I love this fest not just because it's in Seattle, where I live, which makes it a non-travel fest for me (good thing, since it's so long!), but the atmosphere of the fest is so ... Pacific Northwest. The weather is generally gorgeous -- June is one of the best months to be in Seattle, most of the venues serve popcorn with REAL butter instead of nasty "butter-flavored" grease, and folks are laid-back and friendly. This year SIFF will bring Seattle 405 films, in a sched boasting 48 world premieres and 39 North American premieres.
So what films am I excited about seeing at SIFF this year? And what films would I highly recommend you see? After all, very few of us are stalwart enough (or have enough free time) to see 405 films, even over a three-week period, and at a film fest you always want to maximize the likelihood that you'll actually be seeing something worth seeing. For starters, I'm thrilled that the fest is opening with Son of Rambow, which was one of my faves from Sundance this year. The film is about a young boy raised in a religious sect that doesn't allow TV or movies. When the boy is inadvertently exposed to the film Rambo, he develops an obsession for the film, and teams up with the school outcast to make his own sequel to the film. Another Sundance fave, Protangonist, is showing in the documentary competition. Jessica Yu's arsty and intellectually ambitious film blends puppetry with Euripidean drama.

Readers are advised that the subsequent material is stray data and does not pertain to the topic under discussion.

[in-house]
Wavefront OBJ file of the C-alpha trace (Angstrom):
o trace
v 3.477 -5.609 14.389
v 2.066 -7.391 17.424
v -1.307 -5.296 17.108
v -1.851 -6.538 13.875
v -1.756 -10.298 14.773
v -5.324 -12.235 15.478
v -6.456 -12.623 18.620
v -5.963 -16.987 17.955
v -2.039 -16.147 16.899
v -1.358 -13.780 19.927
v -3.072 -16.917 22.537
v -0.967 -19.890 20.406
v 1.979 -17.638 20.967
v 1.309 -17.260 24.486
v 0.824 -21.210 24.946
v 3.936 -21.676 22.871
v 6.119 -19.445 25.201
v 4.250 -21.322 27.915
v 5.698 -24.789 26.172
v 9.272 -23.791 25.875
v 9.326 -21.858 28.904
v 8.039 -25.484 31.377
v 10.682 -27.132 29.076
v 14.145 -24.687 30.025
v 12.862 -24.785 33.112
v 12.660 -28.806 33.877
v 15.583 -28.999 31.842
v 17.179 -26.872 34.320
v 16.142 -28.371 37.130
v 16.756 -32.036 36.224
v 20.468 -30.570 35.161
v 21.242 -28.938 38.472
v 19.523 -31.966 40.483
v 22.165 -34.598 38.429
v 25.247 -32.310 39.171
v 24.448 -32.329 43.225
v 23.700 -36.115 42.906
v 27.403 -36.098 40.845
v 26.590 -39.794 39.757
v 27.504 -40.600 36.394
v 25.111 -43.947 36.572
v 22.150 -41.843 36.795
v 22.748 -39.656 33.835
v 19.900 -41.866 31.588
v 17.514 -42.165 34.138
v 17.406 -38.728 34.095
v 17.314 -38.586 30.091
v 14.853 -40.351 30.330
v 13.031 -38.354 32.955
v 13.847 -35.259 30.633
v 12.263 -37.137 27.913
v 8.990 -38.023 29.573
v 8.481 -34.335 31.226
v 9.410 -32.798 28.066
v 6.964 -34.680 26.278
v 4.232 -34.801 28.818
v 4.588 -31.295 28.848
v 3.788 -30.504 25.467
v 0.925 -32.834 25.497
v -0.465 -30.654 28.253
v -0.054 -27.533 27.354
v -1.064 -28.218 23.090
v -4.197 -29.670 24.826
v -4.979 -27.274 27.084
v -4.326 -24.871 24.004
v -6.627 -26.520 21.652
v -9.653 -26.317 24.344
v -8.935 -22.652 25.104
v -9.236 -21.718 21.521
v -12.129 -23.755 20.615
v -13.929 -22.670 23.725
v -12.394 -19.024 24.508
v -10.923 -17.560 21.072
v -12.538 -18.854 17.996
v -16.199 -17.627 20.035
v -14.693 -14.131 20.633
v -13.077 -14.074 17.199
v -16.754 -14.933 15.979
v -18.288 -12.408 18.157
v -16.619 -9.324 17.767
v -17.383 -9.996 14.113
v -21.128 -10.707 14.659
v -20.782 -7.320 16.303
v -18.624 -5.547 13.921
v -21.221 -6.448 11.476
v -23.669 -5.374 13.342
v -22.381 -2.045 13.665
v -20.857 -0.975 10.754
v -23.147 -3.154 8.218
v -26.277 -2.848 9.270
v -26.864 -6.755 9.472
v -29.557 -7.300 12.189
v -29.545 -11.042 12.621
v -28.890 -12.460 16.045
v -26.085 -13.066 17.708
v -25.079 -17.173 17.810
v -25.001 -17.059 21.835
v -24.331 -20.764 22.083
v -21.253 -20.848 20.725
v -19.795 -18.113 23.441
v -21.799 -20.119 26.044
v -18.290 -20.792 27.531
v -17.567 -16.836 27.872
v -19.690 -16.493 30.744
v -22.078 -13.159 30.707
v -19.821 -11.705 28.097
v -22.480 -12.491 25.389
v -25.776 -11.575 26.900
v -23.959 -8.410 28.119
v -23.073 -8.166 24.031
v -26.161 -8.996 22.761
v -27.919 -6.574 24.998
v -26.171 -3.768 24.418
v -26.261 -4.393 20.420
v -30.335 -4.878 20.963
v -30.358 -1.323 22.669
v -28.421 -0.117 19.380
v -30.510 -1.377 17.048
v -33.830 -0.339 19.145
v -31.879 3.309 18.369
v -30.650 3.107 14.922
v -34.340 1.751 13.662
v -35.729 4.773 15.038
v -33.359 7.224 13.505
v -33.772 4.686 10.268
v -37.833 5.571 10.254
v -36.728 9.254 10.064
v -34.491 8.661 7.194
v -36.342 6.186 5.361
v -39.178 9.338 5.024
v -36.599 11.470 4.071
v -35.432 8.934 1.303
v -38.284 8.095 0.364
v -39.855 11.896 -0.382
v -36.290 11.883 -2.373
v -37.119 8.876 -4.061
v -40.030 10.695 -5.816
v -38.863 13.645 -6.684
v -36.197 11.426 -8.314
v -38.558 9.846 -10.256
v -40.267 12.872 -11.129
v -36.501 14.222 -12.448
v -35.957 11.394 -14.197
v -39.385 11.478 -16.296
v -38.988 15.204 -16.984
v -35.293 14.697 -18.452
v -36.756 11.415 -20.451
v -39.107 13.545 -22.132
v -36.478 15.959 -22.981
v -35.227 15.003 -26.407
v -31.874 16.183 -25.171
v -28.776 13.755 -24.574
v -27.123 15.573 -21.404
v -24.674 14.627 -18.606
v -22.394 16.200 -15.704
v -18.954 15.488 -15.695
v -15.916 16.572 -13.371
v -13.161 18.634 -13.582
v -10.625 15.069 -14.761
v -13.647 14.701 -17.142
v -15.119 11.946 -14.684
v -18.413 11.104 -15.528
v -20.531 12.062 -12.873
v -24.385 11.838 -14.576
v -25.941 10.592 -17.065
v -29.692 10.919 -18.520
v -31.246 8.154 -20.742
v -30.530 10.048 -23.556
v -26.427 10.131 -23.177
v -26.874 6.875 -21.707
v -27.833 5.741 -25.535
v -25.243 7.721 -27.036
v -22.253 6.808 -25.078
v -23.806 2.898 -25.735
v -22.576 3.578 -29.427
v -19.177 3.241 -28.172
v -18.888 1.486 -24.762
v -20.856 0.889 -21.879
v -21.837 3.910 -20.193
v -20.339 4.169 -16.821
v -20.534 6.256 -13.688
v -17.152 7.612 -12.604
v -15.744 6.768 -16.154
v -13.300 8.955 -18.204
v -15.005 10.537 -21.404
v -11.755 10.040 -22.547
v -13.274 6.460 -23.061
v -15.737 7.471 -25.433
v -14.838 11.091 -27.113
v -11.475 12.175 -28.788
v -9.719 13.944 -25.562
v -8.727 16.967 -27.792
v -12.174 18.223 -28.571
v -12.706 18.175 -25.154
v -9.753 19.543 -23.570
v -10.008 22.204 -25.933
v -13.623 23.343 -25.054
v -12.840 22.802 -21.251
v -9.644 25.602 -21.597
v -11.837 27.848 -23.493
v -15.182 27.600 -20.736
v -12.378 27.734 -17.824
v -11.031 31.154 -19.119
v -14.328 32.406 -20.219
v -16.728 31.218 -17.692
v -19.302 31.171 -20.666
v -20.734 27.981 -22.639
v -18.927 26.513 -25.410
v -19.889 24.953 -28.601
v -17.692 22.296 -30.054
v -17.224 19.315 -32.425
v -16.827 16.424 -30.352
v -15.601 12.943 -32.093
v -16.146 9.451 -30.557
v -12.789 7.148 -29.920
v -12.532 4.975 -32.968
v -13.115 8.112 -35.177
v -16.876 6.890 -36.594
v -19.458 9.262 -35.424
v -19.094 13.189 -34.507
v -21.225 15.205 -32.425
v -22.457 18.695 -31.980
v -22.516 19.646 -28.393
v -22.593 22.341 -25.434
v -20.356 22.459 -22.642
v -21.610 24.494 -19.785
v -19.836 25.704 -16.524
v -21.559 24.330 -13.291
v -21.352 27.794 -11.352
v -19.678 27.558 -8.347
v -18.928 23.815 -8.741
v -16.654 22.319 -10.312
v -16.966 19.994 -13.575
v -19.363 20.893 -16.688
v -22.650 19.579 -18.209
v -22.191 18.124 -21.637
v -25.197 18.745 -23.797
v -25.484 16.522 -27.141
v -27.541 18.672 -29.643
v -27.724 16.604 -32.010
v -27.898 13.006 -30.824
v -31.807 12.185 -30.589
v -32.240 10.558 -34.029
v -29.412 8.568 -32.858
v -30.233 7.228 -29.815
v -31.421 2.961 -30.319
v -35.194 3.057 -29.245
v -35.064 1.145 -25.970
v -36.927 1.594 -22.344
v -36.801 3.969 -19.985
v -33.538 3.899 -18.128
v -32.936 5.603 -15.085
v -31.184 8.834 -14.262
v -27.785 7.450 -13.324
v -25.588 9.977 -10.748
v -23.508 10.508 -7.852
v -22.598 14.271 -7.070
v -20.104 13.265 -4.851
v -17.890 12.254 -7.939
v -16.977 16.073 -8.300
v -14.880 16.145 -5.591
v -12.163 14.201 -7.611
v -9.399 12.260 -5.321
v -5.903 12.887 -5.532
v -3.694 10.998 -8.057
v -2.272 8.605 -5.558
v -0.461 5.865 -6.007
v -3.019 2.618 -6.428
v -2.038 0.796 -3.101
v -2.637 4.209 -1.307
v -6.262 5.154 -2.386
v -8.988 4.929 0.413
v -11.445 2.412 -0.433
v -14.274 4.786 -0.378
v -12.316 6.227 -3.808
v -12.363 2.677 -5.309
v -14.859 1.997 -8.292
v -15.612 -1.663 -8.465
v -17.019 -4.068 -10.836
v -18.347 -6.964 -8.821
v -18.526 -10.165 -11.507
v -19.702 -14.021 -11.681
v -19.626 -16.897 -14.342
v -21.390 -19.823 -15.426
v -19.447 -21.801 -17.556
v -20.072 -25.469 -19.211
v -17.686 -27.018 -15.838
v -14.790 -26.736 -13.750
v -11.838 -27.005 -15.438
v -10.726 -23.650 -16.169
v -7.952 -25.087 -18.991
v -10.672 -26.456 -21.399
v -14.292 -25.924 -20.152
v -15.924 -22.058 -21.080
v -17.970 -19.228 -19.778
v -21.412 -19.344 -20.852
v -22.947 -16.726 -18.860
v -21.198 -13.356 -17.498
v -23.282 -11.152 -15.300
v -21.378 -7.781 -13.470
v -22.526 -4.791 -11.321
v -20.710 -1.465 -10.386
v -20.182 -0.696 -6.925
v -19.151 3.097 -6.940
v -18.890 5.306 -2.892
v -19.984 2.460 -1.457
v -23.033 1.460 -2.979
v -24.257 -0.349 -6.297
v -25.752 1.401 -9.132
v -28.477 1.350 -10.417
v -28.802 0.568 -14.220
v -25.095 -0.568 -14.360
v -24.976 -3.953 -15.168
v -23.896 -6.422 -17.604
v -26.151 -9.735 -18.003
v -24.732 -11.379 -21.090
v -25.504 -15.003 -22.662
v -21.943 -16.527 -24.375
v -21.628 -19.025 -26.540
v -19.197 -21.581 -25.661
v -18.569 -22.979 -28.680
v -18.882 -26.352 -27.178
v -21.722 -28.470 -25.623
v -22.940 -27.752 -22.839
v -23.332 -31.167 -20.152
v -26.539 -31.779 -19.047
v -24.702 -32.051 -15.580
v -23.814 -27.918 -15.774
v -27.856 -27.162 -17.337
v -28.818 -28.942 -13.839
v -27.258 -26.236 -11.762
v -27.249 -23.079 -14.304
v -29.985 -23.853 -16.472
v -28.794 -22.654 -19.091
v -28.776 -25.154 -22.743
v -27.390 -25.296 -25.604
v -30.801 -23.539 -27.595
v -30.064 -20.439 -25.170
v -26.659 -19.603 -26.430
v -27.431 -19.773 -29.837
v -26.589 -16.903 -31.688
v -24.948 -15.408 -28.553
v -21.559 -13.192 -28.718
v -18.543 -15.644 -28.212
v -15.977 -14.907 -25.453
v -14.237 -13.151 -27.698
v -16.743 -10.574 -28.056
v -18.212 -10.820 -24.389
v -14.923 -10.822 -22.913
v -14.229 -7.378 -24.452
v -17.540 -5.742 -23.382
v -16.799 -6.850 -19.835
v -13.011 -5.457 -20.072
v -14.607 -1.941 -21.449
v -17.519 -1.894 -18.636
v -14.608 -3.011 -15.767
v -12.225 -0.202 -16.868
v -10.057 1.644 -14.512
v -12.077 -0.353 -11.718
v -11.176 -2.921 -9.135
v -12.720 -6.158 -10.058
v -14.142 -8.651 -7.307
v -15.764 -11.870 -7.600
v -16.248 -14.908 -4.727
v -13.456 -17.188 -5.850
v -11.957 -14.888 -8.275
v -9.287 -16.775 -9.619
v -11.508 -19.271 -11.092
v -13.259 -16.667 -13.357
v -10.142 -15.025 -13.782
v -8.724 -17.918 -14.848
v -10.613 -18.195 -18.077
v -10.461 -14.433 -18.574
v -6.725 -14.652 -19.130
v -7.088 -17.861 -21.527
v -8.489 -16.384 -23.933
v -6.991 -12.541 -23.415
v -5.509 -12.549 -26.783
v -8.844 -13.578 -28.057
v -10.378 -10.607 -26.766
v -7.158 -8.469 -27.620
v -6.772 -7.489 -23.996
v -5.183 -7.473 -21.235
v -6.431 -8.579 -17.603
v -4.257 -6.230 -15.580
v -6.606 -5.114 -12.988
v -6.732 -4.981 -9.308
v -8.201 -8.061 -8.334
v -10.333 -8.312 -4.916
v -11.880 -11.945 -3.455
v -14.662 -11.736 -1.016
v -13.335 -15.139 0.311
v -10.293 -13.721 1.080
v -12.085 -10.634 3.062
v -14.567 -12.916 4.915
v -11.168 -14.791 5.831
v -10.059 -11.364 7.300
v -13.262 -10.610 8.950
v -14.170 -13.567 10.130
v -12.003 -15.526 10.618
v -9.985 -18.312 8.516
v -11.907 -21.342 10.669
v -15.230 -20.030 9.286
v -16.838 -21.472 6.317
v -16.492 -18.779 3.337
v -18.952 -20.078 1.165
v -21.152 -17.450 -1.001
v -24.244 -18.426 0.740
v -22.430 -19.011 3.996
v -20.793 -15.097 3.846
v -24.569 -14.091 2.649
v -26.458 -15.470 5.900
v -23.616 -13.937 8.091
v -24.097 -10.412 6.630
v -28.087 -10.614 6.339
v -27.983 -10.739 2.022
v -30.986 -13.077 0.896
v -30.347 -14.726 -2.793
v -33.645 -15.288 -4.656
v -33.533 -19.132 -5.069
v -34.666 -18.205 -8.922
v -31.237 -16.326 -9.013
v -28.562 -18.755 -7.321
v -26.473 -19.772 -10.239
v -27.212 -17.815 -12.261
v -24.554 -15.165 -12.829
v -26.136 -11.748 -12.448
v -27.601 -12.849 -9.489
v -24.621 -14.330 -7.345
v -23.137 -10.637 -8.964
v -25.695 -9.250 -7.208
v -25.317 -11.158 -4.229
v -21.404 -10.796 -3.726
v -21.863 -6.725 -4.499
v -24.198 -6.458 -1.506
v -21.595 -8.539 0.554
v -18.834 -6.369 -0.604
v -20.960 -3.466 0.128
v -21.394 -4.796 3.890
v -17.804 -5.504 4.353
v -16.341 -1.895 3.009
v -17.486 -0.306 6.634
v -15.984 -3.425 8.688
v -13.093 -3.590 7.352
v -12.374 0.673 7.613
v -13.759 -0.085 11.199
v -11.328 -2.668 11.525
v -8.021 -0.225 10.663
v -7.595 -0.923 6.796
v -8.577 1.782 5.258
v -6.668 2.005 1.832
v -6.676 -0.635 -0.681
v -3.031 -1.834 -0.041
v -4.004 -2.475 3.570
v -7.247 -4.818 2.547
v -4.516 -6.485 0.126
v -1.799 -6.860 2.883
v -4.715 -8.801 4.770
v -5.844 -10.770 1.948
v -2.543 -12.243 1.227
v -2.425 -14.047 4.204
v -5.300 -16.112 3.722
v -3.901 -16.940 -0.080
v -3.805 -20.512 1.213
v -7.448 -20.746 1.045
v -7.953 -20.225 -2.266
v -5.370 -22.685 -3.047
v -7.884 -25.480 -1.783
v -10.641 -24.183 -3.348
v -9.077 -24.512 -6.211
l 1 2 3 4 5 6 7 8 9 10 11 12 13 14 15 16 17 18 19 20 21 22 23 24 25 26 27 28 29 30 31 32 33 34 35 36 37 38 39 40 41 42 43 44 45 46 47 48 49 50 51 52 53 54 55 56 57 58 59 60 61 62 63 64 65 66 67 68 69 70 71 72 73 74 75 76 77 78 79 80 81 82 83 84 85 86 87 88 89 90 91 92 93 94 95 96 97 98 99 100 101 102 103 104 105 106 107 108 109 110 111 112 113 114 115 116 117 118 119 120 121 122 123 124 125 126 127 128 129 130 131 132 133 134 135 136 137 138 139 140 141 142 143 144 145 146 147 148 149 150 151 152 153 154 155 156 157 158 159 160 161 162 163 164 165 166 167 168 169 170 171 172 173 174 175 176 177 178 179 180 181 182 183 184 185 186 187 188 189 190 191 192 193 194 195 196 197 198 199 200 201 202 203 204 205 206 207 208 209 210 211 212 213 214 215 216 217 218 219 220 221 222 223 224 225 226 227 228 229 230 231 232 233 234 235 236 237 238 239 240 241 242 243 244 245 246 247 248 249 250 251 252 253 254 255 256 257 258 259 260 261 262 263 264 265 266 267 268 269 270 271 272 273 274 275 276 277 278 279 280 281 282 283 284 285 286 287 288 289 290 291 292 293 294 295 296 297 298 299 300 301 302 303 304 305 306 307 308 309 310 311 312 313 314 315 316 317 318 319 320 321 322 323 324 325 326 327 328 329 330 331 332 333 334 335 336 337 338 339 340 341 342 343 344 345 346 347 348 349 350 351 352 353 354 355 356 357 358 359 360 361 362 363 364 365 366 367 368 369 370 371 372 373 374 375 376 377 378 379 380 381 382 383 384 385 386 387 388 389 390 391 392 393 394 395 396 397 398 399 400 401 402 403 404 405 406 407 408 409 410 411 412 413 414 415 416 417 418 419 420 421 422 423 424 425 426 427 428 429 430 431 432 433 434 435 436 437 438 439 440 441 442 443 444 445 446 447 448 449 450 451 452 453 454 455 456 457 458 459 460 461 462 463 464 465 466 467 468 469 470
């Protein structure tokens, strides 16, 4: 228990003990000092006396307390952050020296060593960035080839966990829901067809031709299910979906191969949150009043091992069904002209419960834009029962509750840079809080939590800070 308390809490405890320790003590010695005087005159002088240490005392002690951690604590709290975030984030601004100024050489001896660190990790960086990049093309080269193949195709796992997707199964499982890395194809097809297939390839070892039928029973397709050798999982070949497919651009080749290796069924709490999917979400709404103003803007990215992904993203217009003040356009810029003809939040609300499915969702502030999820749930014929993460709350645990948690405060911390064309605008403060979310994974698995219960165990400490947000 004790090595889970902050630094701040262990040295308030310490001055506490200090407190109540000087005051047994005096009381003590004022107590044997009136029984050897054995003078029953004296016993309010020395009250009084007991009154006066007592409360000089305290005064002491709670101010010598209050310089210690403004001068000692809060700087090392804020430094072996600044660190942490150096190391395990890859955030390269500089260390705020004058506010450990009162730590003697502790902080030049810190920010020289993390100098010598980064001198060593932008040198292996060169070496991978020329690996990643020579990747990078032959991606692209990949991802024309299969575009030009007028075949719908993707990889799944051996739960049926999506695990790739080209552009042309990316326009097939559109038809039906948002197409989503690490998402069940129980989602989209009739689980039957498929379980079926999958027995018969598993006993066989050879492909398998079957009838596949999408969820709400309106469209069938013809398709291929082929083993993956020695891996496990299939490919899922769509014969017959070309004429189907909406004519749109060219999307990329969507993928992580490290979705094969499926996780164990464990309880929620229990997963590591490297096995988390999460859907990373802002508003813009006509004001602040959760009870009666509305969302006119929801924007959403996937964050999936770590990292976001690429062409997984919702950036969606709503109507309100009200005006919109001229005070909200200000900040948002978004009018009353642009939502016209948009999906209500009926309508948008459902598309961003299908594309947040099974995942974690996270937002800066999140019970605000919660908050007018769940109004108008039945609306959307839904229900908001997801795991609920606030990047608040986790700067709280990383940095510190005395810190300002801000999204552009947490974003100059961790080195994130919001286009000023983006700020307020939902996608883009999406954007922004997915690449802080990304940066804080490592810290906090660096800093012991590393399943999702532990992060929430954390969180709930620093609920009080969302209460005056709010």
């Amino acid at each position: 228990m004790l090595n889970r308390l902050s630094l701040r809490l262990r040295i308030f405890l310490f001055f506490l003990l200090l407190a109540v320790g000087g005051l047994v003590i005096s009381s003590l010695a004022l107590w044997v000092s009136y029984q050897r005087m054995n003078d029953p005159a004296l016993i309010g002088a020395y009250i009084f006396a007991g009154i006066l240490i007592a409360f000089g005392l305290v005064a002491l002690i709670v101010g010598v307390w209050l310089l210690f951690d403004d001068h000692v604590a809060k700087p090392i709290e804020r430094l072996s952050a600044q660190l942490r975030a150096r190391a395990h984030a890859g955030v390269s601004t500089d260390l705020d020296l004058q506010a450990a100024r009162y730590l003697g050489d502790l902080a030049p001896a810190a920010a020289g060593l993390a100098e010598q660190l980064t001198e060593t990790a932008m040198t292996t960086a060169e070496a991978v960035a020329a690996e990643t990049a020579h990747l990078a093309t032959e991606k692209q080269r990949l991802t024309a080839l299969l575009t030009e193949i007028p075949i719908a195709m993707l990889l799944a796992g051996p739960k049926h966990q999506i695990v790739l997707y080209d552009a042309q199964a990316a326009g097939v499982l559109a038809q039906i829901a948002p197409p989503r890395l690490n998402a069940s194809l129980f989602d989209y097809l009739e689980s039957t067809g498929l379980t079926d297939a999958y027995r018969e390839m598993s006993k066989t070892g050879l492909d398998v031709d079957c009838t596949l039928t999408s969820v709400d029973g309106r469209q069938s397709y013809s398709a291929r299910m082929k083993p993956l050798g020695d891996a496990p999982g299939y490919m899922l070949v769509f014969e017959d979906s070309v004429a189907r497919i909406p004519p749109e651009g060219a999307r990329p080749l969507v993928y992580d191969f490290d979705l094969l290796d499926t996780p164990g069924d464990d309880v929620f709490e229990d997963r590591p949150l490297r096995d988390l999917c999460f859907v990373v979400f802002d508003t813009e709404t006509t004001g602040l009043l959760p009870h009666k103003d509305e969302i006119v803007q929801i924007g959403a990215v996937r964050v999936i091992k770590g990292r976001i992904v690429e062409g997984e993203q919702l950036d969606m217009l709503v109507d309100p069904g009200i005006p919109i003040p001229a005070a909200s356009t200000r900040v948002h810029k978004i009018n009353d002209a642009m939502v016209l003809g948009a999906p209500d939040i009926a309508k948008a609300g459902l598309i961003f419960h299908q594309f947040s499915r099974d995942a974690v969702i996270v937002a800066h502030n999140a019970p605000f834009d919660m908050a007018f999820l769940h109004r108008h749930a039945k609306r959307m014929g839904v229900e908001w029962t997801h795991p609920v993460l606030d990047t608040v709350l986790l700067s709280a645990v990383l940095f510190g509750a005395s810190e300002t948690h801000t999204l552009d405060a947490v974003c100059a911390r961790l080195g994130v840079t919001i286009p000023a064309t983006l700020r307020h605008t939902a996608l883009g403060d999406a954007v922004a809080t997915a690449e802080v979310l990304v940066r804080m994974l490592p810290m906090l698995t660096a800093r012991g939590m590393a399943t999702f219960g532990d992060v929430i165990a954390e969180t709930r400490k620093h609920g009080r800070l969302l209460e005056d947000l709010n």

There will be plenty of war-themed docs playing the fest (hey, it's a fest, you gotta have your slate of depressing documentaries) including Nanking, War/Dance, A Secret Genocide, and White Light/Black Rain. On the feature front, Seattleites will be getting their hands on plenty of films that have been garnering buzz on the fest circuit already: Broken English, starring Parker Posey; 12:08 East of Bucharest; Eagle Vs Shark; zombie flick Fido; Four Sheets to the Wind, which won actress Tamara Podemski an acting award at Sundance; Great World of Sound; Hula Girls; starkly beautiful Russian drama Ostrov (The Island); Judd Apatow's Knocked Up; and Red Road, which James Rocchi reviewed last year at Cannes, and which I still have not managed to see -- but I swear, I am finally going to see it at SIFF.
All those great films, and that's just barely scratching the surface of this gargantuan fest. As always, SIFF has a solid lineup of East European films, Emerging Masters and midnight fun. Once again, the programming team at SIFF appears to have put together a lineup that makes SIFF rival most of the major fests in terms of quality. I'm looking forward to exploring some films I've missed at previous fests, here on my home turf. Hey, it's Seattle. When my eyes start to blur from watching too many films, there's always a great cup of coffee waiting just around the corner.